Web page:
“My daughter saw a pineapple at the supermarket and said ‘Mum, we have to take a picture! My teacher said we can see a pentagon shape’. Now she goes around taking photos of all the different shapes she finds in our house,” says Vasudevan.

“The teachers at KU Chatswood are amazing. I see their commitment and can tell they have inspired my daughter. She loves her teachers.”

Young children learn best by ‘doing’ rather than by ‘being told’. All KU centres have play-based learning programs which provide a wide range of active and meaningful experiences for children.

“Active participation through play is vital for each child’s learning and development and helps build and strengthen brain pathways,” says Legg. “Play has a wide range of intellectual and cognitive benefits, including those relating to memory, language development and regulating behaviour.”

When choosing a preschool or childcare centre, also consider the environment where the children will play and learn. The centre’s environment should be open, inviting and nurturing to support each child’s learning.

Belinda Rahim’s daughter Zakiah attends KU Corrimal East Preschool and the safe, warm and supportive environment at the preschool has allowed her daughter to feel more comfortable and become more confident as she learns.

“KU Corrimal East is the type of centre I had been looking for because it matched with our gentle and respectful attachment style of parenting,” says Rahim.

“KU feels like part of our family. Our daughter loves to tell her teachers exciting things that have been happening in her life, and her stories and experiences are always celebrated, listened to and remembered.”

Ultimately, while the quality of teachers and educators, the educational program and the environment are all central factors to consider when choosing a preschool or childcare centre, sometimes the difference between centres is more instinctive. Visiting a range of centres is recommended before choosing a place where you can see, feel and hear the difference.

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Choosing where to give birth is one of the biggest decisions you will make during your pregnancy. Whether you are contemplating public or private care, there are several important factors, as well as possible alternatives, to consider when choosing the best maternity care option for you and your family.

Finding out you are going to be a parent is a very exciting time, but making decisions about the right maternity care for you and your new baby can be a bit overwhelming. We take a look at some of the maternity care options available.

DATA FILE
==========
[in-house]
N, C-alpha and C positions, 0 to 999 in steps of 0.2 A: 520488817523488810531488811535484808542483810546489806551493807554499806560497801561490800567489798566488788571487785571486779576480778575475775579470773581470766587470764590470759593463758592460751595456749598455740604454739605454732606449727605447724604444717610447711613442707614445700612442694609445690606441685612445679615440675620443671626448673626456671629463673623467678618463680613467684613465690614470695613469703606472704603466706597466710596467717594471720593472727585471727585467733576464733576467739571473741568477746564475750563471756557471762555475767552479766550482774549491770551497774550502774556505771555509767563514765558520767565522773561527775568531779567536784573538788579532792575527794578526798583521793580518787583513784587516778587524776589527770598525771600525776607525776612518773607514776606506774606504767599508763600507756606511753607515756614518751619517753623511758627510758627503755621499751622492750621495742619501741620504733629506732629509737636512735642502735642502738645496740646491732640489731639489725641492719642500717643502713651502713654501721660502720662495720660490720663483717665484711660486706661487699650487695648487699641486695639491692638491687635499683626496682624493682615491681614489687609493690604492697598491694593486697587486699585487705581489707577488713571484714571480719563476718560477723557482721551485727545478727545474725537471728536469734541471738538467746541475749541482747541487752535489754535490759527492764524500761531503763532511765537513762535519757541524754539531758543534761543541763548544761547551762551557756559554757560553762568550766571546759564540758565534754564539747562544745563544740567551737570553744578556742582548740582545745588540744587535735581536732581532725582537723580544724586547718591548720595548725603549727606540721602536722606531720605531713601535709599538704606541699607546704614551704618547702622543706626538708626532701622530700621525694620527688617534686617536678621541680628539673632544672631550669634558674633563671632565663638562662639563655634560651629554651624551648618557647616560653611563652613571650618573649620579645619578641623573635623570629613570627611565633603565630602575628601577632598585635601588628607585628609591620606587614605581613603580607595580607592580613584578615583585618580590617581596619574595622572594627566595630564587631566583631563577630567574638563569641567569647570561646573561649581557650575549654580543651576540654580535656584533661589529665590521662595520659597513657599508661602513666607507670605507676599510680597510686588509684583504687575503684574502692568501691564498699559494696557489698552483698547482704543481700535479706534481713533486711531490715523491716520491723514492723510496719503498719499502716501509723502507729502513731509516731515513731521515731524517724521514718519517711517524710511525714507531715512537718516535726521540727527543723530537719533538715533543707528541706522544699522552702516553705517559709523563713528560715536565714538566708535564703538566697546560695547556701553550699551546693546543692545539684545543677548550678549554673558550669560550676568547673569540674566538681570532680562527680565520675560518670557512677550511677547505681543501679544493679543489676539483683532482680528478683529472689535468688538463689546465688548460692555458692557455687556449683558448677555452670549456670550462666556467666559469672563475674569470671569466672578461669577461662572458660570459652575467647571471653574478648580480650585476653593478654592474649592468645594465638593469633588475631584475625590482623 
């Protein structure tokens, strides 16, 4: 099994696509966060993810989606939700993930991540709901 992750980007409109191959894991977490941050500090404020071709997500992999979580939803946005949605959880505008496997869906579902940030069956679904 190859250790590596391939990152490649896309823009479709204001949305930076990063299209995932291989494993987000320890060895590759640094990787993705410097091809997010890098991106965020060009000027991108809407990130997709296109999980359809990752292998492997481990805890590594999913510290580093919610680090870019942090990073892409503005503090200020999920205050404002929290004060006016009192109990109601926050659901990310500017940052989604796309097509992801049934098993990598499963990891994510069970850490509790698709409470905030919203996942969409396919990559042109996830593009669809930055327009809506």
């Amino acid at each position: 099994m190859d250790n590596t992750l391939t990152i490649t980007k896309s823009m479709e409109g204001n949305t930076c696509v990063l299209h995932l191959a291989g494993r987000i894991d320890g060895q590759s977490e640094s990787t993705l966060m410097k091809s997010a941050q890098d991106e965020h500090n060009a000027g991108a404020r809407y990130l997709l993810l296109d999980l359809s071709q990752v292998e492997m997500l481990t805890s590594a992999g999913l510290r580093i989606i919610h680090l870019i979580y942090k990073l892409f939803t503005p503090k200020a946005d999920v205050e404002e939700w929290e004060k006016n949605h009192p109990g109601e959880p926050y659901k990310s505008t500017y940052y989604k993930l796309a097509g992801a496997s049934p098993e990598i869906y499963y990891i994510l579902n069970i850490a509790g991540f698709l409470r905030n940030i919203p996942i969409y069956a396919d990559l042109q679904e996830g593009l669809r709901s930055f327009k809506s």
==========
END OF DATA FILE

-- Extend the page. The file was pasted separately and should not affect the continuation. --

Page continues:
Private Care

If you have maternity care included in your private health package, you may wish to choose private care for you and your baby. If you receive care through the private system, you choose a private obstetrician, who will care for you from your antenatal appointments, right through to the birth and postnatal check-up.

Dr Stephen Lane, president of the National Association of Specialist Obstetricians and Gynaecologists (NASOG), says in the private system, the baby is delivered by very experienced caregivers, with obstetricians going through six or more years of specialist training, on top of their five or six-year medical degree.

He says the most common reason many people choose to have a private obstetrician is continuity of care.

Dr Lane says some considerations expectant parents think about when choosing an obstetrician include:

Gender (for some women, choosing a female obstetrician is important)

Location (“Is there a suitable carpark that is accessible? Are the rooms easy to get to? I think these things are important to consider,” says Dr Lane)

The obstetrician’s desk staff (“If the desk staff are friendly and approachable that is a good sign,” Dr Lane says. “It gives a good feel that they are a mirror of the person you will be seeing.”)

Cost (Dr Lane says the majority of obstetricians and gynaecologists in Australia charge well below the Australian Medical Association’s rates, with the average out-of-pocket cost for delivering a baby throughout Australia around $2000).

Note: Ask about your chosen obstetrician’s fee schedule and check with your health cover provider to find out exactly what is covered so you can be prepared for any out-of-pocket expenses.
“Australia is recognised as one of the safest countries in the world to have a baby, and this is a reflection of the world class education our specialist obstetricians and gynaecologists undertake, with many completing more than 12 years of study and training,” he says. “NASOG believes that the care provided by specialist obstetricians and gynaecologists is worth every cent to the patients who enjoy improved health outcomes as a result of our professional care.”

Katie Lavercombe says she chose a private hospital because she wanted to be able to access any pain relief that she wanted during childbirth and was afraid her wishes might not be respected at a public hospital.

“I loved giving birth at a private hospital, the care was great, it was never too busy, and the staff were attentive,” she says. “We loved being able to stay together as a couple and have time to bond with each new baby.”

Katie is currently pregnant with her fourth child and does not have the right level of cover to choose a private hospital this time, so is receiving care through the public system.

“We are utilising the public system, and while it is full of hard working doctors and midwives, there are long wait times at each appointment, meaning a large chunk of my time is taken up by waiting for medical appointments,” she says.